At least one central bank refuses to drink the Kool Aid: following today's announcement by the ECB which kept its interest rate as expected at 1%, JC Trichet is now making waves in the FX market after announcing, or rather not announcing, that "rates are appropriate" in his opening statement line, a traditional opener to the press conference that follows. Just as notable is that the ECB staff has now hiked the low-end of its inflation expectations for 2011 by about 40%, from a range of 1.3% -2.3% to 2.0%-2.6%, and 2012 from 0.7%-2.3% to 1%-2.4%. Trichet also adds that now very strong vigilance is now warranted and it is paramount to avoid second round effects. Most troubling is Trichet's admission that the latest staff forecasts exclude the impact of the most recent oil jump. And while it is very clear that Trichet is dying to hike rates, the reason he won't is, that's right, Europe's insolvent banks, about which he said that they "should retain earnings, turn to market to strengthened capital bases, and take full advantage of govt. support measures." In other words, it is once again the banks fault that in the inflationary cycle people will be forced to pay more, as the alternative would see the bankruptcy of numerous financial institutions.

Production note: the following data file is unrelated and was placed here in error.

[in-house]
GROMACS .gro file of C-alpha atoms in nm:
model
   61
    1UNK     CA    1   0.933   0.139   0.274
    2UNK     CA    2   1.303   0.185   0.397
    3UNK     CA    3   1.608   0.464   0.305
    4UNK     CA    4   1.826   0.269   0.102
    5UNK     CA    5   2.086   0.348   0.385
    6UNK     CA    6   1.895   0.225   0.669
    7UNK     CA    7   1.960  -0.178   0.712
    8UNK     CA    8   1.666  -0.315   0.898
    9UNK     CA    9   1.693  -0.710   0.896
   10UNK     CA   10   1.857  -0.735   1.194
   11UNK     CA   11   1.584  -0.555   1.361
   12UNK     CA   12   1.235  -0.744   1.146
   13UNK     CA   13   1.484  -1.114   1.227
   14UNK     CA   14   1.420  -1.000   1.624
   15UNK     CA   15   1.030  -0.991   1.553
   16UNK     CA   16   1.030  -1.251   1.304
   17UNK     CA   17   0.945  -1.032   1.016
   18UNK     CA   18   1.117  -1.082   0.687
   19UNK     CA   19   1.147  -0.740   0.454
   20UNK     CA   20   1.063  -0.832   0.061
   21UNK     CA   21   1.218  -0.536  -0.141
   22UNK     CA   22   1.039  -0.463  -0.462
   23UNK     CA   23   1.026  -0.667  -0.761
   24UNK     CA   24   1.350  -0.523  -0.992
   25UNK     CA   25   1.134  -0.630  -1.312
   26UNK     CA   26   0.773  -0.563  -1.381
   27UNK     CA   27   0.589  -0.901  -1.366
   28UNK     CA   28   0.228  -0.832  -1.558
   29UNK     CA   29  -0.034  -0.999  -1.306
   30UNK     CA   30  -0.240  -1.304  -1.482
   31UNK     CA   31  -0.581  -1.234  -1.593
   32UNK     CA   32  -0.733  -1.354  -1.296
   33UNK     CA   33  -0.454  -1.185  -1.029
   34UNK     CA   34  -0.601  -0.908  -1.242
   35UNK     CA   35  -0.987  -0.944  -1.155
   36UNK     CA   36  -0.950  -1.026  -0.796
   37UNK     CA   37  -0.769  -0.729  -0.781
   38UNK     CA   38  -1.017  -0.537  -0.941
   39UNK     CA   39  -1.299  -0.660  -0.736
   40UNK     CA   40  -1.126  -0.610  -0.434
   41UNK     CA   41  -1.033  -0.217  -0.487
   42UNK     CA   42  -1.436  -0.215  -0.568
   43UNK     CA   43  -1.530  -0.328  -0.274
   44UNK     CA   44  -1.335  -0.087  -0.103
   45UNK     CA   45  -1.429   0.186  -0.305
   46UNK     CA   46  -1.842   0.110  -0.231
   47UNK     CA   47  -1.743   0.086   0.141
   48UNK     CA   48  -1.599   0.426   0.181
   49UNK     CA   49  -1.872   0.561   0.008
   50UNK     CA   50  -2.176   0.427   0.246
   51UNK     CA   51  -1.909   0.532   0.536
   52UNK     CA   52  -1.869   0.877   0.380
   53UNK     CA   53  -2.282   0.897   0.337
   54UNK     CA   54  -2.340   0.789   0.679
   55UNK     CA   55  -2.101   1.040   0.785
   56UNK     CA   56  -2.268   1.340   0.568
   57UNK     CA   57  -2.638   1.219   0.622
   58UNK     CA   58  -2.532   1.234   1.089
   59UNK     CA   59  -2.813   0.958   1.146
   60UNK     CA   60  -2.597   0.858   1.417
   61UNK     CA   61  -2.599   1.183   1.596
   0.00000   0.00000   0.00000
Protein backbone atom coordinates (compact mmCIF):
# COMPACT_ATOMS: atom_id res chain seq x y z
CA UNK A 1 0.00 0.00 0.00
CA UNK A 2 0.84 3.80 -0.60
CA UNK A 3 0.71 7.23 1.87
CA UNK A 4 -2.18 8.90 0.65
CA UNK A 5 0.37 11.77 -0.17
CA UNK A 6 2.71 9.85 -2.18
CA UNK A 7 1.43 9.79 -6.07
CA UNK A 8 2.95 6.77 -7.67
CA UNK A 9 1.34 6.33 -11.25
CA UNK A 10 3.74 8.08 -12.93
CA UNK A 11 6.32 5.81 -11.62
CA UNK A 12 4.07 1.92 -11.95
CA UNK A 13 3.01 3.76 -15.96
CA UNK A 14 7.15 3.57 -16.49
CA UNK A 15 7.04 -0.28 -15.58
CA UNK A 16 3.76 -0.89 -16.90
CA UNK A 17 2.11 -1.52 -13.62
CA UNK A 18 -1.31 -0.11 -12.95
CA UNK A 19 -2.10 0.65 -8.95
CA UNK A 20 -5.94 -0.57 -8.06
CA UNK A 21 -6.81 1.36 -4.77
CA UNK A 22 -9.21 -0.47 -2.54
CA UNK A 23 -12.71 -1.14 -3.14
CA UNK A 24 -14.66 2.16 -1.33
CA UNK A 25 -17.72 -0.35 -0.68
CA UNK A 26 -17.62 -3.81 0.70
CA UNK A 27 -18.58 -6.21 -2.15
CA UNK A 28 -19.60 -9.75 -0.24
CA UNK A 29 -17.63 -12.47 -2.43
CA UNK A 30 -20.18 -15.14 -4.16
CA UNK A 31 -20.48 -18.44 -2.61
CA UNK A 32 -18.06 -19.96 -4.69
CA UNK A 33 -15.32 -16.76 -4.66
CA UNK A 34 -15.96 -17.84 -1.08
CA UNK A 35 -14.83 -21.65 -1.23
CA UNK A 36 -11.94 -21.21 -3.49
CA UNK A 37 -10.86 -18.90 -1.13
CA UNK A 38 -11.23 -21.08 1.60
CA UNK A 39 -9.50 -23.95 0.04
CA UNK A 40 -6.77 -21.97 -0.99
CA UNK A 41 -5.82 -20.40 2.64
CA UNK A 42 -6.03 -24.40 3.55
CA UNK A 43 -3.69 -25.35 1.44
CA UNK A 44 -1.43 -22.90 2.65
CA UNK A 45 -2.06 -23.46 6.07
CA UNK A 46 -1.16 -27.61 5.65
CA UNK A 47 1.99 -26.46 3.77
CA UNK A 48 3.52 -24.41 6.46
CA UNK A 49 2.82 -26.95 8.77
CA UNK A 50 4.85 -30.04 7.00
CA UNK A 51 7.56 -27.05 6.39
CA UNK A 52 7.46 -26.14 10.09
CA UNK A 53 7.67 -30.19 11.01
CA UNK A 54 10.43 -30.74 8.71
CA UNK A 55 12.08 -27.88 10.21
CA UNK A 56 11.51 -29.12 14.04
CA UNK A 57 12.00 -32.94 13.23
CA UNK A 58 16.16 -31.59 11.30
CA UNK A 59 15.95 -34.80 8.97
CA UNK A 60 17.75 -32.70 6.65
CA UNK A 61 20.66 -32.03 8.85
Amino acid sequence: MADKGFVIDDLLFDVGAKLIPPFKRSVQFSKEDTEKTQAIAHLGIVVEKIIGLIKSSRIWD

The result of all this: a surging euro which is about to pass the psychological barrier of 1.40